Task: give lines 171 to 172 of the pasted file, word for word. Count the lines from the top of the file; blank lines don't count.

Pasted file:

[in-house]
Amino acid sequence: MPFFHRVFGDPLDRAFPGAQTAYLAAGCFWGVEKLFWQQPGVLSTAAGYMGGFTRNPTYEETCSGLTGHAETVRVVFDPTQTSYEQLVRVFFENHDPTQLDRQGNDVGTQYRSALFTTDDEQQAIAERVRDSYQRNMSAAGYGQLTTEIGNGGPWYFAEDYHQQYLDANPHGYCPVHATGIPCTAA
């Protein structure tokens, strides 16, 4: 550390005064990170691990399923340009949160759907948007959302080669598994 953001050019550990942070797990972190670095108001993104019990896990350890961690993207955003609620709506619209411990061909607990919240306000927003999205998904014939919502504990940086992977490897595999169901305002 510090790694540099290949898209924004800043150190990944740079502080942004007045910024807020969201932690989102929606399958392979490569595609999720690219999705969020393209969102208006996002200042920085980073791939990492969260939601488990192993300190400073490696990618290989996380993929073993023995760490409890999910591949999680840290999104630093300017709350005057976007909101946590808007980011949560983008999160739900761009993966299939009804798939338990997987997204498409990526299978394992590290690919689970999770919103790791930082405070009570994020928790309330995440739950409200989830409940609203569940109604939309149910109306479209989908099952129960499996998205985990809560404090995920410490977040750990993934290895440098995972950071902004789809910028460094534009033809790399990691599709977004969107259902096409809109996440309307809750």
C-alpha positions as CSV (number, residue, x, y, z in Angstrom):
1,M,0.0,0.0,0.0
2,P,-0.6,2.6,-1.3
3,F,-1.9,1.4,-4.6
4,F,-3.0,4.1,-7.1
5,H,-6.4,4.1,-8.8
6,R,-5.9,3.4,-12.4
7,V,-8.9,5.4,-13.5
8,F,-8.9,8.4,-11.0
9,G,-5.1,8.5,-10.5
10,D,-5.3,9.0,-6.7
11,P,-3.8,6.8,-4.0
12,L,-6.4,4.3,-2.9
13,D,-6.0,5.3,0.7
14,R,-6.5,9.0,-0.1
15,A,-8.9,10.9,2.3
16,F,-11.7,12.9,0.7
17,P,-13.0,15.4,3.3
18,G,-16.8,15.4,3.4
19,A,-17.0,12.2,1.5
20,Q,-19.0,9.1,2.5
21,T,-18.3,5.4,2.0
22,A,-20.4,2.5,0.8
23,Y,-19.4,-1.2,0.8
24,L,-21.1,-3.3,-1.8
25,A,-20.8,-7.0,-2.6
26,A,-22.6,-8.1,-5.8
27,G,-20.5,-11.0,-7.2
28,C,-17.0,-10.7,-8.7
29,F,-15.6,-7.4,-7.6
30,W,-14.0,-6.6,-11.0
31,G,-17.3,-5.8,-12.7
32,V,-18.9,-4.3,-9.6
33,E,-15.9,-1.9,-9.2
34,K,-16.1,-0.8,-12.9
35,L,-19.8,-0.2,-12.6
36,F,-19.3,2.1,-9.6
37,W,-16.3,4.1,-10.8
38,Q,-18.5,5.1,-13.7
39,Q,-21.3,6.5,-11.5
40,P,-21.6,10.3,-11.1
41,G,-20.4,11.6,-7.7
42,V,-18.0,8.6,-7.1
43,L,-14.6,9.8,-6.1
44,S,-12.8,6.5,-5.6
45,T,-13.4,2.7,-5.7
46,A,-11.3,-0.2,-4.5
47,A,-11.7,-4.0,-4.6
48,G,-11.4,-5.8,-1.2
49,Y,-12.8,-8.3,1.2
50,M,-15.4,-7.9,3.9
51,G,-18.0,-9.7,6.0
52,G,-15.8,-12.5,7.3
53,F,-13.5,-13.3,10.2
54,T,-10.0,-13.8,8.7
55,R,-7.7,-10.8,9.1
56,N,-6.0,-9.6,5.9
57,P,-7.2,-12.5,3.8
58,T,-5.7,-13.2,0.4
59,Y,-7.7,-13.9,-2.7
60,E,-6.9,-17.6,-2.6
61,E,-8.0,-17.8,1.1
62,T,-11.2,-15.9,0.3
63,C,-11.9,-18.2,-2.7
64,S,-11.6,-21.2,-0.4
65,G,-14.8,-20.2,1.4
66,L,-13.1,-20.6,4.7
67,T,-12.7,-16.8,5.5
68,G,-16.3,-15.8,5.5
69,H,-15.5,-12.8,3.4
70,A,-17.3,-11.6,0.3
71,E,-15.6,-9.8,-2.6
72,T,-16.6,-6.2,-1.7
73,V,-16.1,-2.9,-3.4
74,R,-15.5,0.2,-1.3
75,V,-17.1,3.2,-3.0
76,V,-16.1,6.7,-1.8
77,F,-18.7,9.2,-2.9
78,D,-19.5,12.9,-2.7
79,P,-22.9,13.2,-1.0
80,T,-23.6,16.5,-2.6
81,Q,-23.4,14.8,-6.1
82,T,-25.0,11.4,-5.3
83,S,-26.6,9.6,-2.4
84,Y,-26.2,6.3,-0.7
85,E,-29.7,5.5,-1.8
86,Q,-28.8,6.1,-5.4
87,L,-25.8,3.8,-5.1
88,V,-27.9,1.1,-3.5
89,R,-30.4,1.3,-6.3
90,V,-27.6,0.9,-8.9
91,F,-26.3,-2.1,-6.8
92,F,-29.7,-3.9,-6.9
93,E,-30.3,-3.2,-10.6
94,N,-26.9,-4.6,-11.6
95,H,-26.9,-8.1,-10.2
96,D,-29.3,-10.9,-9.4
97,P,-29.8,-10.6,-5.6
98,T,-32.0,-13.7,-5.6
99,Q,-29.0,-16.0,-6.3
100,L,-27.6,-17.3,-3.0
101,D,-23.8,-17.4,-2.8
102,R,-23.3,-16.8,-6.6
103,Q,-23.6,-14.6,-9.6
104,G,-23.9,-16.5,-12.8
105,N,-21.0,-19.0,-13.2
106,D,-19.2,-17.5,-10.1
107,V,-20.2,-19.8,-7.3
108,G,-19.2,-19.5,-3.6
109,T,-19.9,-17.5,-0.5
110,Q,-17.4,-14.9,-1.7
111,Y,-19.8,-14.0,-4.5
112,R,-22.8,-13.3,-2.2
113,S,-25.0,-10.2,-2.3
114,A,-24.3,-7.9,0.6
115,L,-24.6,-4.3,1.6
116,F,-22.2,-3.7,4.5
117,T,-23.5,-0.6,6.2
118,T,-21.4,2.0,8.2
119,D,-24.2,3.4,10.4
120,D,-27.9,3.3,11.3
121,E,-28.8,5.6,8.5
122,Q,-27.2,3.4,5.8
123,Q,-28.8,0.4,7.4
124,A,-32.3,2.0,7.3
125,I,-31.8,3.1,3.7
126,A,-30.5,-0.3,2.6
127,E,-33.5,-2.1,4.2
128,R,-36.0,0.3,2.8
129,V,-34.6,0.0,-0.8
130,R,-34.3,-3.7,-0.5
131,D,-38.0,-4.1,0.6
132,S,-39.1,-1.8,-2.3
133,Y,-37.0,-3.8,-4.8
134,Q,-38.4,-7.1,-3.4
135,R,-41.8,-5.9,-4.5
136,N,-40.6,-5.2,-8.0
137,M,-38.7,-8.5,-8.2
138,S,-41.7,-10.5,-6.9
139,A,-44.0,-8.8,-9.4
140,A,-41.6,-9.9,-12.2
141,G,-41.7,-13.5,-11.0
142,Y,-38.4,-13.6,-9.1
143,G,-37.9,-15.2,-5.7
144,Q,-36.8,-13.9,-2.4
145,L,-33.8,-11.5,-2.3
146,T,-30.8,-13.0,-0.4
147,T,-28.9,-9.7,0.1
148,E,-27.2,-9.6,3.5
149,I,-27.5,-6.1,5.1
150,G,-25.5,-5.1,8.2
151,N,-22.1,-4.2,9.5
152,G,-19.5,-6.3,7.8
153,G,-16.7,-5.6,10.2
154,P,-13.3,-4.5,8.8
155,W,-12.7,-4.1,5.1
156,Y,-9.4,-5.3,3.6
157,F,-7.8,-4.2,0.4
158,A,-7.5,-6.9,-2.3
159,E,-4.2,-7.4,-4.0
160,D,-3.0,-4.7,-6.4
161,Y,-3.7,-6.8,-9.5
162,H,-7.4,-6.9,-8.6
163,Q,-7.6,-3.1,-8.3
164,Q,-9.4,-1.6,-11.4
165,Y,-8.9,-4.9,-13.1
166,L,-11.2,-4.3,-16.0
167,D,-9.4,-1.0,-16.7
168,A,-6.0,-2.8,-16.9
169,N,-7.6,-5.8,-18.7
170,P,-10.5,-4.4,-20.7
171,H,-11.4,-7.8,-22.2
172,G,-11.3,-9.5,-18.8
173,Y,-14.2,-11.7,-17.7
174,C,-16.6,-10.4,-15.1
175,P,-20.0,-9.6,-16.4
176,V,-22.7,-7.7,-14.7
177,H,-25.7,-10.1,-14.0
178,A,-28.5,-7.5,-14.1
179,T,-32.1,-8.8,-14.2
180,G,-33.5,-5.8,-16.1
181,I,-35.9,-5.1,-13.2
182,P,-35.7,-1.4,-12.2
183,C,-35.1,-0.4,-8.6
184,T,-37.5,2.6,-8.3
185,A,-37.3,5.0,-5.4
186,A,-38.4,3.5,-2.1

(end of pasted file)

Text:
167,D,-9.4,-1.0,-16.7
168,A,-6.0,-2.8,-16.9